Thursday, November 28, 2013

Goodbye, Grid



This week, a great era came to an end.

My group completed their second (two of them their third) Paizo campaign; Skull and Shackles. While my updates about said campaign have been scarce, to say the least, I do have a few thoughts to share on the matter. But first things first:

It was time to put away a dear old friend of mine. My battle grid.
Those of you who’ve owned and used a BG for an extended amount of time will nod in recognition when I say that you’ll be amazed at how many memories can be cramped down into a flat piece of canvas. Or whatever this stuff is made from. I’ll just go with ‘dreams and fairytales’.

I bought my BG back in 2004, which was kind of a huge thing for me, seeing as how it was my first time to ever use miniatures in my D&D games. Before that, I was so used to the AD&D “I move up and hit it with my sword” mentality. It was a very smooth conversion, however, especially once I started getting my hands on some nifty minis (you know, back when you could by those oblong boosters with minis - I loved those!) and the grid had its virgin trip in my first serious campaign “The Records of the Sembia Wars” - a 3.5 campaign for five of my friends that went from level 1 to 18 in the span of four years. In between he was dragged to play with strangers on a monthly basis, with the odd weekend here and there for our various other sessions, and then we started the “Savage Tide” campaign. All the way from 1-20 over 1½ year, he just took it every Wednesday evening; having rooms, corridors, halls, arenas and various (sometimes rather immature) drawn on him. Session after session. Night after night.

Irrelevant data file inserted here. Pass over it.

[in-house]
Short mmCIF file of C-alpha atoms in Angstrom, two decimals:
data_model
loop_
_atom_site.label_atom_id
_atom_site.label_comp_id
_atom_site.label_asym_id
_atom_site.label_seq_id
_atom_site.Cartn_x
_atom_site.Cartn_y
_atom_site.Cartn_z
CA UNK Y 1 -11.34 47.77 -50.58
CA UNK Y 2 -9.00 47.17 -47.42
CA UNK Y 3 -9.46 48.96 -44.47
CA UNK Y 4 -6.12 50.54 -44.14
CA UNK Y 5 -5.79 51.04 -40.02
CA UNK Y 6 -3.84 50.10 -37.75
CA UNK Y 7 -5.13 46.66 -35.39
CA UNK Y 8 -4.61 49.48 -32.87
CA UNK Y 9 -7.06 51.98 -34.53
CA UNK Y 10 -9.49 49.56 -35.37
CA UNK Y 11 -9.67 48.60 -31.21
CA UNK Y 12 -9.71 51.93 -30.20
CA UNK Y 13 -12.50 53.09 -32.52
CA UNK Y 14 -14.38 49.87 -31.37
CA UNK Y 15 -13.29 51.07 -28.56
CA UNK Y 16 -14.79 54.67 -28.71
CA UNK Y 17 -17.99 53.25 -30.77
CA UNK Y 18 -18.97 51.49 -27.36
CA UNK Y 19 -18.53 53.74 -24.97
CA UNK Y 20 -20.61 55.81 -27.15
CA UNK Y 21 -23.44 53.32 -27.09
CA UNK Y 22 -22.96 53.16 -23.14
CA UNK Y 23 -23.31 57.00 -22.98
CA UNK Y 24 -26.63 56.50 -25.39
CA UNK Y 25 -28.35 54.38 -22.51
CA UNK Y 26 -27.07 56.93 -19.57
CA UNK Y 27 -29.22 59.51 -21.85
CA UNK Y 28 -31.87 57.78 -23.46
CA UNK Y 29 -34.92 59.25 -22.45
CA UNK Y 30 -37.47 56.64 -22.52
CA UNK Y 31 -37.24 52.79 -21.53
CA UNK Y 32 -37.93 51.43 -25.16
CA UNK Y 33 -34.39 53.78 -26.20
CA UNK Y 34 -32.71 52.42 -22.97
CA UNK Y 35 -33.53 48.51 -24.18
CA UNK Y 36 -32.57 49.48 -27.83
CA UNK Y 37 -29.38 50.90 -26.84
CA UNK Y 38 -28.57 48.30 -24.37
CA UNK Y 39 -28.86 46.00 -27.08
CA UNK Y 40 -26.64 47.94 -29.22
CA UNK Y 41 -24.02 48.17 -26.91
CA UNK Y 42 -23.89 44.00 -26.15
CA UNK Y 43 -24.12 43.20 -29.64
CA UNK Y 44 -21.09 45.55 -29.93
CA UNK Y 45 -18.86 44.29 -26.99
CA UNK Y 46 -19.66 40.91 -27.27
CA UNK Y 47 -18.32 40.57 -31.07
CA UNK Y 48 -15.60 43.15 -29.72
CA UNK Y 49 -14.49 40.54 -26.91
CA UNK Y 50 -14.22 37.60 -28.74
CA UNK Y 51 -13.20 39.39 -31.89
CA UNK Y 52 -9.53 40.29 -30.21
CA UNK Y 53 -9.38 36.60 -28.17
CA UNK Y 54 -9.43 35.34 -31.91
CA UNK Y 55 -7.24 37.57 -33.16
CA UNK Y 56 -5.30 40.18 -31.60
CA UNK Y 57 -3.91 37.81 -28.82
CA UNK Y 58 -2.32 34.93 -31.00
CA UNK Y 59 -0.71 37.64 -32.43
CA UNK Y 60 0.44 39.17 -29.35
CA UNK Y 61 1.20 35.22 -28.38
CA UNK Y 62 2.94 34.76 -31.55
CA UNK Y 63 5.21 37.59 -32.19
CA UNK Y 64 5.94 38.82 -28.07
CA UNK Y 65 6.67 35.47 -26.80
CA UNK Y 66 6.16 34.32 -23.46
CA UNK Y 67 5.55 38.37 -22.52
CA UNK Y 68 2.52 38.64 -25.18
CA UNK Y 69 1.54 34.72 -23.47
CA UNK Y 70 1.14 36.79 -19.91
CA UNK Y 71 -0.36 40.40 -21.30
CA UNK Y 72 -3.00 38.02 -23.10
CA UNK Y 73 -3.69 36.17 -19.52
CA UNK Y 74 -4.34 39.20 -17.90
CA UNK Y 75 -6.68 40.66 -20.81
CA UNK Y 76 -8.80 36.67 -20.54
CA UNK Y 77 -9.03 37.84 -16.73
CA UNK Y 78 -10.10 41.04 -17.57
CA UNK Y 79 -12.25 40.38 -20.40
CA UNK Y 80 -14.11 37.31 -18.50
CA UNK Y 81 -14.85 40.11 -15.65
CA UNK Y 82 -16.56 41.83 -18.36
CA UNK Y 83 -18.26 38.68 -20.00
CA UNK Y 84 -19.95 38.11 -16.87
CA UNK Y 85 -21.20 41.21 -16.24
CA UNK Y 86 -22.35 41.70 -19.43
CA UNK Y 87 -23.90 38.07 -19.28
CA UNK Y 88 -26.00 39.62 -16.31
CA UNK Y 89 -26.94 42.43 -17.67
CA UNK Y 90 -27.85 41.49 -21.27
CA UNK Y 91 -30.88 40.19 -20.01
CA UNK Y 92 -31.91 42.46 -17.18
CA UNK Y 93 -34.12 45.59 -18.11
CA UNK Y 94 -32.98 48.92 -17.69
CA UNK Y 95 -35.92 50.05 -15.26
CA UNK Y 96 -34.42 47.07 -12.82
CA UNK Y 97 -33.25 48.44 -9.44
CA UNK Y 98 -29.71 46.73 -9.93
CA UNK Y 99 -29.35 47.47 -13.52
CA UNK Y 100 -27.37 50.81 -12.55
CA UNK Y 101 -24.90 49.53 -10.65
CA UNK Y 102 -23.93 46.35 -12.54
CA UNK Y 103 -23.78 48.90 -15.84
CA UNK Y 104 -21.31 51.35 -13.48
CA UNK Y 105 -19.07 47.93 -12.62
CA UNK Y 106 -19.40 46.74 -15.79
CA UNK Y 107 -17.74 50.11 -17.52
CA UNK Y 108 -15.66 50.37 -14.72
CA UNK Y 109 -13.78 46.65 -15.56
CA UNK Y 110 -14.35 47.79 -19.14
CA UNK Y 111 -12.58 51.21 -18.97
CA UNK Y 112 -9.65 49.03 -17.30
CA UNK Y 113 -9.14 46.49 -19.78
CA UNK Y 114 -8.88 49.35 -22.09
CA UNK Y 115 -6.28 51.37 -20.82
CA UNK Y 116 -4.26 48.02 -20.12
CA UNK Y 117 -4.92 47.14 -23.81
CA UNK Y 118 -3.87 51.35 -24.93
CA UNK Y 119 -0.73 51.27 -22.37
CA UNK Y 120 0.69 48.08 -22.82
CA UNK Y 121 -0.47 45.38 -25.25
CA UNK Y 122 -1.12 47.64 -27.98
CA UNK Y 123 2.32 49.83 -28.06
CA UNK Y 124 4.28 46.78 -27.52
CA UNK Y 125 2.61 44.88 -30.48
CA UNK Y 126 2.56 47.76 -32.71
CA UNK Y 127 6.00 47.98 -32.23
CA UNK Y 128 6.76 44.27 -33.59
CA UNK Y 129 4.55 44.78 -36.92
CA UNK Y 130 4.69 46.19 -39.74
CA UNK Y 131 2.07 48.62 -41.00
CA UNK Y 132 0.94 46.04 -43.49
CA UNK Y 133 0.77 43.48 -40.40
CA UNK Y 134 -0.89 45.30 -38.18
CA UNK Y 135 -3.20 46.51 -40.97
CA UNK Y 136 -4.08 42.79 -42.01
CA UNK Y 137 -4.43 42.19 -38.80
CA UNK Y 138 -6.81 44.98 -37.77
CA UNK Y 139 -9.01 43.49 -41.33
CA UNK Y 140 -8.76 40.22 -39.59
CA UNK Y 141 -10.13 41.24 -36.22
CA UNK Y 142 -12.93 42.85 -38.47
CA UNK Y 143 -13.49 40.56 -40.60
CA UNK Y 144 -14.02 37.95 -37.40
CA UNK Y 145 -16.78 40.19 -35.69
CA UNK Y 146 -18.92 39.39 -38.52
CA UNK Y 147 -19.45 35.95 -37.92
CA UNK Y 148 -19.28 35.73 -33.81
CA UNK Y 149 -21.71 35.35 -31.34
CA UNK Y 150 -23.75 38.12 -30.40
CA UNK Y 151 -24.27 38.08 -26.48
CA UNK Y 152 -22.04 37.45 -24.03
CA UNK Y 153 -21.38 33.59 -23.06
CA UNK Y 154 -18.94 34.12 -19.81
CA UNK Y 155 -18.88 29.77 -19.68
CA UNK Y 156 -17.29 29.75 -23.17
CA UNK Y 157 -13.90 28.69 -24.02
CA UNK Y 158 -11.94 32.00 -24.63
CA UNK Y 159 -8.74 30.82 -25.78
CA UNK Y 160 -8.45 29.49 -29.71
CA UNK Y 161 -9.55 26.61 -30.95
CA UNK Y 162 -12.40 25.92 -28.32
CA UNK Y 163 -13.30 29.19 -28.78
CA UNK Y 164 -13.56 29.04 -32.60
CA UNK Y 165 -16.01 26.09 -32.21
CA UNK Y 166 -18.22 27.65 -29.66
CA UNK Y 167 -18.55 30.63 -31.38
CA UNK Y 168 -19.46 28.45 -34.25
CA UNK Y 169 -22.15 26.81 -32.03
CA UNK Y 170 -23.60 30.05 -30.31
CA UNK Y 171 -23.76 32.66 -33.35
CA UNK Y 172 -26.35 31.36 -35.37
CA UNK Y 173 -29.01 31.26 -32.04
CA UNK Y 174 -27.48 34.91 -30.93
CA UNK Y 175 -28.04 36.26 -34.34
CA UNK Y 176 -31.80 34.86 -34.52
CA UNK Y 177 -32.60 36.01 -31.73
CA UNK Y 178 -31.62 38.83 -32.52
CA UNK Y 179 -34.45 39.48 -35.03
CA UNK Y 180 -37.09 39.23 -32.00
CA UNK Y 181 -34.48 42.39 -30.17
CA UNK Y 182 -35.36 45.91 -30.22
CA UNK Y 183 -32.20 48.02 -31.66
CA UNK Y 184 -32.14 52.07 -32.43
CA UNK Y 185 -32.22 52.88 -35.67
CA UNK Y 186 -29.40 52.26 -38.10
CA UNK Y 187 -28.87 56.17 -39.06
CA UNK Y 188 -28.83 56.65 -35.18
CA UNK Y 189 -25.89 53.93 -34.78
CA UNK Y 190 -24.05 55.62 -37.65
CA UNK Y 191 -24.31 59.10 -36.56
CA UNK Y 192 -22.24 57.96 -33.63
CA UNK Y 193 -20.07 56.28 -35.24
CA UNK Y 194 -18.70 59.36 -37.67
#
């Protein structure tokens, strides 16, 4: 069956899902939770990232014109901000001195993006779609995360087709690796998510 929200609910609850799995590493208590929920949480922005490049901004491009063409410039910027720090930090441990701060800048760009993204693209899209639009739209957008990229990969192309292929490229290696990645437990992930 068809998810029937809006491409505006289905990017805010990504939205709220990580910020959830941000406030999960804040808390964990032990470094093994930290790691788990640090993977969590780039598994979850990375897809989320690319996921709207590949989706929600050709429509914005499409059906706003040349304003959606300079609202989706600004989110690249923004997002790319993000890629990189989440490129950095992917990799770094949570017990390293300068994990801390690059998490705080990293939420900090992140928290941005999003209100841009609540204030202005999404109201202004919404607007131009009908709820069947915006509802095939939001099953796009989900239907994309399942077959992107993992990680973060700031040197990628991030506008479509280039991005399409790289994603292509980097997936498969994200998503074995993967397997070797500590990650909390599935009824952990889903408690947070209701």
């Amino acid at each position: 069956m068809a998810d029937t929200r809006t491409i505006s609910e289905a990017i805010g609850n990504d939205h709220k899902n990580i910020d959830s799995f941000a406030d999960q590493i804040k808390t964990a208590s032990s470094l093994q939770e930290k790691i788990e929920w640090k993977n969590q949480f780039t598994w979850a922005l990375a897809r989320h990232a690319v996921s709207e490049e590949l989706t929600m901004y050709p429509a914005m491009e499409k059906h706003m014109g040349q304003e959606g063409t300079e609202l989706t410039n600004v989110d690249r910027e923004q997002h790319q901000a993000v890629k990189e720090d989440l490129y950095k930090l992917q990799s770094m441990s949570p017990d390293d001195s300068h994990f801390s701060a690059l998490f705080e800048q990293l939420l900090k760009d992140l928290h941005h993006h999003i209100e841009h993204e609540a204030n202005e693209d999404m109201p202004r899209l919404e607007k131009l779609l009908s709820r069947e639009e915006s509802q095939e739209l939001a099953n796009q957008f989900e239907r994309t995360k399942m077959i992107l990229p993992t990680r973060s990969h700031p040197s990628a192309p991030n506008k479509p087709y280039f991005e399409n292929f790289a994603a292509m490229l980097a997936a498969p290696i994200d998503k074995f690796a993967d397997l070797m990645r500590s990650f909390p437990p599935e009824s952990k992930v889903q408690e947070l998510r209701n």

He was brought along into “Carrion Crown” when we started Pathfinder for real in 2011, and completed the entire campaign with my players. Once again did he endure the shouting, drawing and spilling of various liquids on him without a complaint. We pressed on, firing up Skull and Shackles in august, 2012 and after so much time we’re finally here at the end where the players became the pirates of the day and went home.
But Grid had started showing signs up his age. Like an old dog, his heart still beating with kindness and joy, in a body that just can’t keep up anymore, it almost felt as if he was quite ready for another adventure. Only time had taken its toll on him, along with enough spirit-washes, that his lines were barely there anymore. The colors faded, the texture stiff and dented. I remember we all looked at him, laughing about how hard it was in the end to figure out exactly how long you had to move your mini in order to show a 5-foot step.

And I made a decision. Grid had lived to serve his share and deserved peace now. Throughout nine years, this Christmas, has he served me and I can’t even imagine how many stories he knows and how much pain, fumbles, wipes, glory, and joy he witnessed. You could say I’m making a huge fuss out of this; but then again - I don’t think I am. In all respects, dice come and go (and get lost or hurled through the window), minis break and players grow older. But battle grids are eternal.

There are still imprints on it, showing some of the very old rooms that just didn’t want to come off because we used a killer-pen. Some of them I remember and some are lost in the past. The interesting thing was, when I posted it on facebook, that a lot of my friends chimed in to show their respect, remembering they too had seen their share of adventures.


So there you have it, Grid. Thanks for all the adventures. Your successor stands ready, in awe of your stories. You have indeed deserved a place on my wall, in a frame, along with the last room ever drawn - the boss fight of “Skull and Shackles”. I couldn’t think of any better way to go out in style.

Hug your battle grid today. They love you and they should have all the respect they deserve.

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